Block-board (also called lumber core) is a timber material consisting of a core of wooden strips placed between two layers of veneers (3-ply in all), with extraordinary characteristics of bending strength, lightness and screw-hold ability. As it’s a real solid-wood alternative to timber, suitable for the production of high-quality and long-lasting furniture, furnishings, partition walls and cabinet-making.
A. The center of the panel (block-board core) is a solid slab generally made with side-glued lumber strips in the width of 28-38 mm; the most common kiln-dried soft wood timber species used in the cores are poplar, spruce and pine.
B. The block board core (long-grain) is then glued under high pressure with one layer of crossband veneer sheet on each side. The veneer used is normally poplar or Ceiba pentandra (exotic veneer from timber plantation wood, also called fromager or fuma), with a minimum thickness of about 2 mm per side.
While most block-board manufacturers are producing the 3-ply construction, in Italy the special 5-ply blockboard has been developed.
1880×3140 mm (*)
(*) = most common size
13 to 30 mm
(other thicknesses are available with double-core construction)
Special sizes and thicknesses upon request.
|Thickness tolerance||+/- 0,3 mm|
|Length tolerance||+/- 5 mm|
|Width tolerance||+/- 5 mm|
|Tolerance in squaring||2 mm/m|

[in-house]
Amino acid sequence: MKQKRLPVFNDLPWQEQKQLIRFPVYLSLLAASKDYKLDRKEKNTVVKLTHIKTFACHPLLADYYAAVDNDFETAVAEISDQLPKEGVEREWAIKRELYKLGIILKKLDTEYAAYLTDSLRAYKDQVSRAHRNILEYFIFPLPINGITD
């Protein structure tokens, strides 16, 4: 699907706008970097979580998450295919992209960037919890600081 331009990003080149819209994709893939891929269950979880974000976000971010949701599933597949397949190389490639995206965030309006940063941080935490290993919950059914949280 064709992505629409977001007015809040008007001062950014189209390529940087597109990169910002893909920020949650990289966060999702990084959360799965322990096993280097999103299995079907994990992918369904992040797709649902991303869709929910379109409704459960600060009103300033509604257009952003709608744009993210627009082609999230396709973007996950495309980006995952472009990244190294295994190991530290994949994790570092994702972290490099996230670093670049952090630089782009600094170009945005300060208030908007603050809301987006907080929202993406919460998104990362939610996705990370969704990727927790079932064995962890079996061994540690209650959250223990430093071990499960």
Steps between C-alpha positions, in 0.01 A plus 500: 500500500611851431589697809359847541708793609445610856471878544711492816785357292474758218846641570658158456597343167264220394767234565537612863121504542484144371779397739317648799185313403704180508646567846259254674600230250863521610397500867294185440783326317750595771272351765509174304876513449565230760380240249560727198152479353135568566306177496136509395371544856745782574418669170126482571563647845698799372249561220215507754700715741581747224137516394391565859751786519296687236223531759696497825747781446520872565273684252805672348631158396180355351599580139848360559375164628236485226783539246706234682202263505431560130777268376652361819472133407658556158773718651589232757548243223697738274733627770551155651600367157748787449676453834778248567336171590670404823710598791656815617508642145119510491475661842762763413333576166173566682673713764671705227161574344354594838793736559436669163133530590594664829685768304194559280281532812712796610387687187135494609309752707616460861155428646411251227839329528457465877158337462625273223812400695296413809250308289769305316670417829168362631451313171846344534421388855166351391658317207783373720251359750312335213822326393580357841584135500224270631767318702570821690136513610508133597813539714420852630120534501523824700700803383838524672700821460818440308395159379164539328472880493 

|Moisture content (at delivery)||8-12%|
|Reaction to fire (EN 13501-1)||D-s2,d0 – Dfl-s1|
|Density (EN 323) for poplar core||about 420 kg/m3|
|Density (EN 323) for spruce core||about 450 kg/m3|
Bonding of the faces is made with urea-formaldehyde glue (UF) (formerly called IF20), while the lumber core is bonded with PVAc (D3), in compliance with the provisions of the EN 314 standard.
After suitable treatment in view of resistance to humidity, the board complies to Class 1 requirements for the use of boards in dry environments (EN 636-1).
Class 2 (formerly called AW100 or MR) can also be produced upon request.
Formaldehyde emissions are below those established for Class E1 in conformity with the EN 636 standard. The low-emission class E1 panels do not cause a concentration of equilibrium in the air of the test chamber (defined in the EN 717-1 standard) greater than 0.1 ppm, the limit established by the World Health Organization for living and residential environments.
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